Photometric stereo

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Photometric stereo is a technique in computer vision for estimating the surface normals of objects by observing that object under different lighting conditions.

The technique was originally introduced by Woodham in 1980.[1] The special case where the data is a single image is known as shape from shading, and was analyzed by B. K. P. Horn in 1989.[2]


Under Woodham's original assumptions — Lambertian reflectance, known point-like distant light sources, and uniform albedo — the problem can be solved by inverting the linear equation I = n \cdot L, where I is a (known) vector of m observed intensities, n is the (unknown) surface normal, and L is a (known) 3 \times m matrix of normalized light directions.

Photometric stereo has since been generalized to many other situations, including non-uniform albedo, extended light sources, and non-Lambertian surface finishes.[3] Current research aims to make the method work in the presence of projected shadows, highlights, and non-uniform lighting. Surface normals define the local metric, using this observation Bronstein et al. [4] defined a 3D face recognition system based on the reconstructed metric without integrating the surface. The metric of the facial surface is known to be robust to expressions.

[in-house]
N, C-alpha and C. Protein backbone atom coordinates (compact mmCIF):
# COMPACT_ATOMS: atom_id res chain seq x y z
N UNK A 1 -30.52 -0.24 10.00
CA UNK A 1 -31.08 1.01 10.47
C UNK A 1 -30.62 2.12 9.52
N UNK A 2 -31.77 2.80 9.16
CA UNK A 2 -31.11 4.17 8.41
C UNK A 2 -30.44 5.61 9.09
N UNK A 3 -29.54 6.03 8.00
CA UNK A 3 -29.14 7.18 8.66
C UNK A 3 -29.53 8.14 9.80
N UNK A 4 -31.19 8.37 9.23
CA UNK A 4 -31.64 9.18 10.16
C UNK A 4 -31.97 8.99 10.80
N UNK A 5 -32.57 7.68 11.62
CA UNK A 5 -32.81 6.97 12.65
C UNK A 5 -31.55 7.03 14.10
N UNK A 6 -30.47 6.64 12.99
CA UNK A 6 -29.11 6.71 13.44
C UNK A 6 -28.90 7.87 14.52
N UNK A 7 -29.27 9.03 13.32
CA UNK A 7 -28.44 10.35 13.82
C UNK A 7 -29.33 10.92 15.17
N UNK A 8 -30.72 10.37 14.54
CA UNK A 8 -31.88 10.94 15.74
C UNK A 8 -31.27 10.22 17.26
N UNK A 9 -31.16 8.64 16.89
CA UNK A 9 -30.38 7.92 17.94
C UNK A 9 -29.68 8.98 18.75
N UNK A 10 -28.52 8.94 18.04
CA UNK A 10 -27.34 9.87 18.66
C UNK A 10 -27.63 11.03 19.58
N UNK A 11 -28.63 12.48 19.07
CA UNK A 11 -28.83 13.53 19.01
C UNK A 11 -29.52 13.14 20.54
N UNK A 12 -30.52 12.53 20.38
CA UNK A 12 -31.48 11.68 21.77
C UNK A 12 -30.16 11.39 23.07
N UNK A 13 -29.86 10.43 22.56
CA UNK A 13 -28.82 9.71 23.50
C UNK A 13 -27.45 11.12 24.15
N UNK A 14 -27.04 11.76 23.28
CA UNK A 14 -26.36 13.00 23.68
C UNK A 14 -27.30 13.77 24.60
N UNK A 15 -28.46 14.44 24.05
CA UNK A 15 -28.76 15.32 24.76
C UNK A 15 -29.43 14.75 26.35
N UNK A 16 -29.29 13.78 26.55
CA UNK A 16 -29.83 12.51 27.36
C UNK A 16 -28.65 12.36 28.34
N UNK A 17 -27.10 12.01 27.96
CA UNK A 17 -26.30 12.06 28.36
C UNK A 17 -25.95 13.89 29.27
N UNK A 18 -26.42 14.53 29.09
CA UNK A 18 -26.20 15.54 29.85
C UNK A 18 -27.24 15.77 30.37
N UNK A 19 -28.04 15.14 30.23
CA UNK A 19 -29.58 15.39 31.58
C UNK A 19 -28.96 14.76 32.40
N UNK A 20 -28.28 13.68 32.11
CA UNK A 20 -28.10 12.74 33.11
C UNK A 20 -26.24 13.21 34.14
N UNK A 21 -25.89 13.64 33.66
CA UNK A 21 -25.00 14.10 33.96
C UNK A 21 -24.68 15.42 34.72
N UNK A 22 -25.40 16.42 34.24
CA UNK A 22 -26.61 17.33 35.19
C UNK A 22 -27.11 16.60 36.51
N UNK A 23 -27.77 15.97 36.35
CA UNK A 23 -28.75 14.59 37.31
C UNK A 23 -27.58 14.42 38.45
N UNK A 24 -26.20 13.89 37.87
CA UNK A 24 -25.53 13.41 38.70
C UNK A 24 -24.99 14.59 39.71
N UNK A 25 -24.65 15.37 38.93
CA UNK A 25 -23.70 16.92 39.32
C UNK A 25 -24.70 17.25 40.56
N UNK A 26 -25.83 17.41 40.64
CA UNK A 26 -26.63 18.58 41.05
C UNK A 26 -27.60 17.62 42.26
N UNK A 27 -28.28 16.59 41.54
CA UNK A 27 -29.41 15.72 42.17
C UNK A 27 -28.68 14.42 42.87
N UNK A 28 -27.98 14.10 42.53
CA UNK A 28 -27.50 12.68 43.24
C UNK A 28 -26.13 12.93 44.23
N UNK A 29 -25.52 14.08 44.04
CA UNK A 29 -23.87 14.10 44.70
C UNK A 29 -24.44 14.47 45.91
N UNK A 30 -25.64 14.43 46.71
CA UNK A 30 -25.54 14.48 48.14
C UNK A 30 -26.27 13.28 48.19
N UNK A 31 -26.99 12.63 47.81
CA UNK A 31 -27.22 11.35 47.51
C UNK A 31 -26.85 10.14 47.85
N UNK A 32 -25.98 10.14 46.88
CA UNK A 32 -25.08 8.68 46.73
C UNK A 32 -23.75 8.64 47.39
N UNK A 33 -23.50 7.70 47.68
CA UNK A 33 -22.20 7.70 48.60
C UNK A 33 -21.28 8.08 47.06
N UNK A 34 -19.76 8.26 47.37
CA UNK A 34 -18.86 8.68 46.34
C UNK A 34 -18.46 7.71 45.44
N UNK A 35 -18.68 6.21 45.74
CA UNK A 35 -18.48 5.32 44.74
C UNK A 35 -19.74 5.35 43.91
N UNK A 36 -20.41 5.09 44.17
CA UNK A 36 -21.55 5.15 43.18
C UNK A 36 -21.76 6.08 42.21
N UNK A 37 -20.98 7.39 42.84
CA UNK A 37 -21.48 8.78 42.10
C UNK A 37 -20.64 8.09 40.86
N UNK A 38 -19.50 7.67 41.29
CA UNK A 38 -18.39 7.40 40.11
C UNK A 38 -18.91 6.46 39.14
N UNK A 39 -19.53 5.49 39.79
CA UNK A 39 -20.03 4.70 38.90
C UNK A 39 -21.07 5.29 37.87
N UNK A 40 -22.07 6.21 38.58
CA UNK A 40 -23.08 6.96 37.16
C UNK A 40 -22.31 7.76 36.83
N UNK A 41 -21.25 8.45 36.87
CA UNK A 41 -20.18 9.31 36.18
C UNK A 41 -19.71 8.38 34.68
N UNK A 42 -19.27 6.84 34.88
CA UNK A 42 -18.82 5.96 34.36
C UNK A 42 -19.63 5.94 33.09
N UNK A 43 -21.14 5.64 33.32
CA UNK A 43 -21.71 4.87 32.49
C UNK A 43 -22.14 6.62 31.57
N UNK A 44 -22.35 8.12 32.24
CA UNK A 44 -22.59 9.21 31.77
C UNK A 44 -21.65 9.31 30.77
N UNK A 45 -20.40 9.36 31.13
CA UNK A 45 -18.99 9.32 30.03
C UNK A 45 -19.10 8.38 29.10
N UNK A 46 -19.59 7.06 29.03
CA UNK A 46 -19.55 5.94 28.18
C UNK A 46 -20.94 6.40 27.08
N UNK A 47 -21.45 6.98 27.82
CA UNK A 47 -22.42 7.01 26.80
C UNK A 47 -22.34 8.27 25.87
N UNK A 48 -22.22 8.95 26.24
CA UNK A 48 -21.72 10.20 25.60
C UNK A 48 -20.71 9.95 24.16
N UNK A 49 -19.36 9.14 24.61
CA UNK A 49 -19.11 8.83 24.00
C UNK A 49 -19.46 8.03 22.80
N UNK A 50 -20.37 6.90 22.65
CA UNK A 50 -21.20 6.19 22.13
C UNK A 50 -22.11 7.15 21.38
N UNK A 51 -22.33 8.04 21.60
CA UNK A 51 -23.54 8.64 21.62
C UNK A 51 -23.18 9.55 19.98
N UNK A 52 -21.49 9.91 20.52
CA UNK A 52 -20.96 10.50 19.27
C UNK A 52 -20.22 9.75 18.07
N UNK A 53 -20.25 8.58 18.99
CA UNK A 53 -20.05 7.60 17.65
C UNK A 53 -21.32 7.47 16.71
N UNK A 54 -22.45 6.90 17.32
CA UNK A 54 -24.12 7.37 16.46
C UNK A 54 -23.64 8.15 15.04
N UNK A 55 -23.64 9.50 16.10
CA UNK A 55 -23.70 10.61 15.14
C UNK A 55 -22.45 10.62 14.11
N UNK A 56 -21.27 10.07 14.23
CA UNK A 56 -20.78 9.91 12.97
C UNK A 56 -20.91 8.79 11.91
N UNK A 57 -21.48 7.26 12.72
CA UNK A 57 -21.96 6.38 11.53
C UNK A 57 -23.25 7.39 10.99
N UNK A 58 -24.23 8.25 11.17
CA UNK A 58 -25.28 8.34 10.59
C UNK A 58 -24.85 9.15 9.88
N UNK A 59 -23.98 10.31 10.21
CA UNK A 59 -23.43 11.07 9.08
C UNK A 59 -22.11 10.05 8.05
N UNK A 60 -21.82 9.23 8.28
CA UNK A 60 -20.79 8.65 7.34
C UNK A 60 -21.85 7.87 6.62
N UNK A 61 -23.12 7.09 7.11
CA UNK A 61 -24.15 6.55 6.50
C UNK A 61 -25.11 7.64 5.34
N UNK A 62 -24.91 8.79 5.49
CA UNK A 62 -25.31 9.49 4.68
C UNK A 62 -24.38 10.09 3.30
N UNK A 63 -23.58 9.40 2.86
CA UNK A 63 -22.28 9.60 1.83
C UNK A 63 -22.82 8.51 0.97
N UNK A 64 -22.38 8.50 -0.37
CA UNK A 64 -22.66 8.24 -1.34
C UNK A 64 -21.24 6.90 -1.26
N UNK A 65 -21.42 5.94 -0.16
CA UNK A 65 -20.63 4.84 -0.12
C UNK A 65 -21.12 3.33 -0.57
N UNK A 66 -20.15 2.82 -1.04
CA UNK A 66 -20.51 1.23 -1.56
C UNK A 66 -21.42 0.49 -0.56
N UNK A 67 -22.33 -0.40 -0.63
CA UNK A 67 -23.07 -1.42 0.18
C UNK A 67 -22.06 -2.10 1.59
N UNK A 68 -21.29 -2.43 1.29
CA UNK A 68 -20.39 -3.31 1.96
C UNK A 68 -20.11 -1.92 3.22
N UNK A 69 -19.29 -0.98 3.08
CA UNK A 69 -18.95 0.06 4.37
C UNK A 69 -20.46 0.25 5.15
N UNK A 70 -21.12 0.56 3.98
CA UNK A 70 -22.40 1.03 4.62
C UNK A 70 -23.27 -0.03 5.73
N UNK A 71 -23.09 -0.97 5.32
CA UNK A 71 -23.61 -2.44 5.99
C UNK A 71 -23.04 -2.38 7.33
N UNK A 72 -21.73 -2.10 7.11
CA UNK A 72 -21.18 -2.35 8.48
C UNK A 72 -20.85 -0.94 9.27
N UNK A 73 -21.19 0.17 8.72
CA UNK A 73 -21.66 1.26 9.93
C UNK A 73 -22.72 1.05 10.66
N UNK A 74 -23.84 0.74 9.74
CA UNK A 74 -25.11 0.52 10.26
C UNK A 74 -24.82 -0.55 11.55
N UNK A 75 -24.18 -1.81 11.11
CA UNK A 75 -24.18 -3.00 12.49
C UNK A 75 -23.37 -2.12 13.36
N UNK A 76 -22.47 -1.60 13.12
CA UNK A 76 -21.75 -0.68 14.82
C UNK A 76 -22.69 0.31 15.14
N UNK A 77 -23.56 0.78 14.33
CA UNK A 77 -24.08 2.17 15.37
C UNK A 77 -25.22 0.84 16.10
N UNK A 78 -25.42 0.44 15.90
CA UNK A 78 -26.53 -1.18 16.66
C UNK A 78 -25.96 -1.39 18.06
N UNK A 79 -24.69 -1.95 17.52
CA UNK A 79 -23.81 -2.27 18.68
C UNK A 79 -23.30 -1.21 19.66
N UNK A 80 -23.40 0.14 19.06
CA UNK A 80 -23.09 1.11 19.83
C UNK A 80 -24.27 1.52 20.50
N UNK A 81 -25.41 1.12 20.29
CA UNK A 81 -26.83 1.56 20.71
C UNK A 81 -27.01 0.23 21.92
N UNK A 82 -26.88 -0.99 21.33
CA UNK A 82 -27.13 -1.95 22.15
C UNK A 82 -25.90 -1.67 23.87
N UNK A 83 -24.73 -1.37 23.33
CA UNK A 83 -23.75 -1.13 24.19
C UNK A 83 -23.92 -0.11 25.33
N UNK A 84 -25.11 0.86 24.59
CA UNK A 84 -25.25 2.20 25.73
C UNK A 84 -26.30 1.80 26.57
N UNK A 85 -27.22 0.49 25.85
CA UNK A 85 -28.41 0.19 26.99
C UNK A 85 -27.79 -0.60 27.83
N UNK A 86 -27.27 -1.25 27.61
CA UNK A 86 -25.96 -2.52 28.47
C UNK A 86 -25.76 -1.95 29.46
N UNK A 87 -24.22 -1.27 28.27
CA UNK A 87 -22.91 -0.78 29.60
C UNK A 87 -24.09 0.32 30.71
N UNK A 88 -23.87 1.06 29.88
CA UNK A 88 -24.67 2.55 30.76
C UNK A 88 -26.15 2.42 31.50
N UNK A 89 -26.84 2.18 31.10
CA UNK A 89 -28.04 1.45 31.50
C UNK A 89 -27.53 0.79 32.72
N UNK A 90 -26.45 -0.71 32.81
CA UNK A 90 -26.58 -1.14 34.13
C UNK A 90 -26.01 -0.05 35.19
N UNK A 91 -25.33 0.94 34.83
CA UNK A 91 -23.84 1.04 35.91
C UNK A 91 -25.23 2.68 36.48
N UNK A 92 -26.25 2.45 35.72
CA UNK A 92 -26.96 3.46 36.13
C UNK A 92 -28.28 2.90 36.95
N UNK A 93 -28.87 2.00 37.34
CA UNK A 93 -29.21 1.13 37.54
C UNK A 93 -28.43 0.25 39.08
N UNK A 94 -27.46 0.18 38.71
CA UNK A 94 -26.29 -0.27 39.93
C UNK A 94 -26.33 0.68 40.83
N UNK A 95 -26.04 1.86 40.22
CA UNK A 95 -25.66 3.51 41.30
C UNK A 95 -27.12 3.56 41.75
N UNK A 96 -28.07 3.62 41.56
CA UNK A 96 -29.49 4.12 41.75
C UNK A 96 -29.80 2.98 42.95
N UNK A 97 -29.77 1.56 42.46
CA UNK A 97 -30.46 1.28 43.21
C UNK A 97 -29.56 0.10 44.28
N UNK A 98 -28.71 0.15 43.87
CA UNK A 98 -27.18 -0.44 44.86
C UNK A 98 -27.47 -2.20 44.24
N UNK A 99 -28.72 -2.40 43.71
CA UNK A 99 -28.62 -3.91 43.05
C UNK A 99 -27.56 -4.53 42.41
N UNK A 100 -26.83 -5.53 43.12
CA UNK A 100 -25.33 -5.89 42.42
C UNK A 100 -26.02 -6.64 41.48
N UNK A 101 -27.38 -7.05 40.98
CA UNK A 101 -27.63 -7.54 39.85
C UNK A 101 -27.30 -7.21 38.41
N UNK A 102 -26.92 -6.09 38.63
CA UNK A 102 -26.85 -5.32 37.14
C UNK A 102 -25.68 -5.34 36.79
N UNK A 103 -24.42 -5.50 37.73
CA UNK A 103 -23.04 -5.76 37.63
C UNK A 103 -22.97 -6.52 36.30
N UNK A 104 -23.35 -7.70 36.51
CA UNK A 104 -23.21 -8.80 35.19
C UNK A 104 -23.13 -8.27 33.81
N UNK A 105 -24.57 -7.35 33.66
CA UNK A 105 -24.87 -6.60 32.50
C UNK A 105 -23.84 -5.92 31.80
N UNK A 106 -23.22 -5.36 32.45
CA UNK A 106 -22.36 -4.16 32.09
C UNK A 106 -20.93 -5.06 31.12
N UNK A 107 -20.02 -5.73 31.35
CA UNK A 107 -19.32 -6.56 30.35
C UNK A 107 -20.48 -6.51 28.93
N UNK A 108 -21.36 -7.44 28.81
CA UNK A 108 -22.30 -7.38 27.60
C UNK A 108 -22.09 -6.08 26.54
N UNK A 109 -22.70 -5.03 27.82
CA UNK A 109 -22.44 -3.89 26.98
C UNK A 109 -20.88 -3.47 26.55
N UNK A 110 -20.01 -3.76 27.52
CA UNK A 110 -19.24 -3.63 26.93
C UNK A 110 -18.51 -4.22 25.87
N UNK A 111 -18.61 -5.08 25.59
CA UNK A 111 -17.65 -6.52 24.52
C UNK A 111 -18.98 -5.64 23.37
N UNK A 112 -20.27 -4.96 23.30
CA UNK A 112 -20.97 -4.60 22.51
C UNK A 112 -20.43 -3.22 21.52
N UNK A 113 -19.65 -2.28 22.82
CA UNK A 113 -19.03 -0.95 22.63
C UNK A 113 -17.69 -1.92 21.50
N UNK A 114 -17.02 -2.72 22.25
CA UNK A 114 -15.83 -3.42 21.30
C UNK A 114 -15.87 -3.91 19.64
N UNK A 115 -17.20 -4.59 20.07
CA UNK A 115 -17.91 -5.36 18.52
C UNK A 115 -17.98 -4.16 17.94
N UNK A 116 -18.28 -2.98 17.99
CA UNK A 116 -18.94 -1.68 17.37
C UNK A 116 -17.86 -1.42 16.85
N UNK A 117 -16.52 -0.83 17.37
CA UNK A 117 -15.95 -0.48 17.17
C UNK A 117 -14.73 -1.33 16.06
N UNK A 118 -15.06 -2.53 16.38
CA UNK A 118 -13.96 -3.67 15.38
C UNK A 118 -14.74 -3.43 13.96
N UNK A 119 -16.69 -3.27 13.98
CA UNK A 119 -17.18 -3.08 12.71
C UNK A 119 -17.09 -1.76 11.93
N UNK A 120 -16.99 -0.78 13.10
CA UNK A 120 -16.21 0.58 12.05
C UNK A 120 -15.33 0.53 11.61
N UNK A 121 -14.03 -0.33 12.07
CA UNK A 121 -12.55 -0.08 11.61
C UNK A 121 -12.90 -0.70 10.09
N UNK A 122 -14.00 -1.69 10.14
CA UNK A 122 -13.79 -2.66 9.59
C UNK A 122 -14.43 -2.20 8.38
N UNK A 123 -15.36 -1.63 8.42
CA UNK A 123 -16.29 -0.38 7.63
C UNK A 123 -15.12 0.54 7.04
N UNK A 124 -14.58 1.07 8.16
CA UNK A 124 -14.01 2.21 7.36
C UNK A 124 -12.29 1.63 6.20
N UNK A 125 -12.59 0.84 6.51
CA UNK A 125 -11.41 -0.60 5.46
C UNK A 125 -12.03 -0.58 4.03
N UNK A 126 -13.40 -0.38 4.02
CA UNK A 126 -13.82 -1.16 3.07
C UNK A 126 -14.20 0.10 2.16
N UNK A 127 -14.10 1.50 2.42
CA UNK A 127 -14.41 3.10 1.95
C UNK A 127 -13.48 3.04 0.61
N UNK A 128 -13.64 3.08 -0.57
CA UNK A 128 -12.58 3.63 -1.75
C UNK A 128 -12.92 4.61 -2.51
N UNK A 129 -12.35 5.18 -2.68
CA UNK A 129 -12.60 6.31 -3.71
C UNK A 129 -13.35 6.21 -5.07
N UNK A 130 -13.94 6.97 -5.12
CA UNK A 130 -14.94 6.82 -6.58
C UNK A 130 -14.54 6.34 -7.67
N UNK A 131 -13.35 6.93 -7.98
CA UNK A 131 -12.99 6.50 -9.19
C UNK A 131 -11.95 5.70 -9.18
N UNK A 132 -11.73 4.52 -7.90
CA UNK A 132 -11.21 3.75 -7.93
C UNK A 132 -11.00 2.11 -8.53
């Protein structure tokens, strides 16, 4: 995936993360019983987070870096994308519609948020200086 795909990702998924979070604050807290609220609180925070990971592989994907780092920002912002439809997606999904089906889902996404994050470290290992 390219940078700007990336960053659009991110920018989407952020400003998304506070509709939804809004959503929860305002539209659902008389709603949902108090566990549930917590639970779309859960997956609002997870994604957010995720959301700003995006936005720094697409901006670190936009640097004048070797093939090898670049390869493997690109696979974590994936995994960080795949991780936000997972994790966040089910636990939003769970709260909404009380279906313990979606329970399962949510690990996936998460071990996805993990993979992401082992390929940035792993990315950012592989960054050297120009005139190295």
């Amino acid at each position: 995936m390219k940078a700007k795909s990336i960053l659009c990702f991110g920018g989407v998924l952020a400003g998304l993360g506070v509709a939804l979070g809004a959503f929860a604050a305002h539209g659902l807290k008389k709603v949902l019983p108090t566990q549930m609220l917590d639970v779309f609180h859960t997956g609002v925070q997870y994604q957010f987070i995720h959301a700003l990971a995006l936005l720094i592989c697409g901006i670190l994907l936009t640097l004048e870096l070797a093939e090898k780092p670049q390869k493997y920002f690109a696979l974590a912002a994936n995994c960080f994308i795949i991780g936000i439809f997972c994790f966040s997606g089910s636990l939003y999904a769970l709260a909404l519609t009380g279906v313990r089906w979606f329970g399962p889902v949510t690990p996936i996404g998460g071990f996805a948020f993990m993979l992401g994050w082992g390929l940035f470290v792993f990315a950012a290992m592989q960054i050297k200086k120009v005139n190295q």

See also[edit]


  1. ^ Woodham, R.J. 1980. Photometric method for determining surface orientation from multiple images. Optical Engineerings 19, I, 139-144.
  2. ^ B. K. P. Horn, 1989. Obtaining shape from shading information. In B. K. P. Horn and M. J. Brooks, eds., Shape from Shading, pages 121–171. MIT Press.
  3. ^ "A Photometric Stereo Approach to Face Recognition". University of the West of England. Retrieved 2011-03-27. 
  4. ^ A.M. Bronstein, M.M. Bronstein, A. Spira, R. Kimmel. "Face recognition from facial surface metric". European Conf. Computer Vision-ECCV 2004. Retrieved 2004.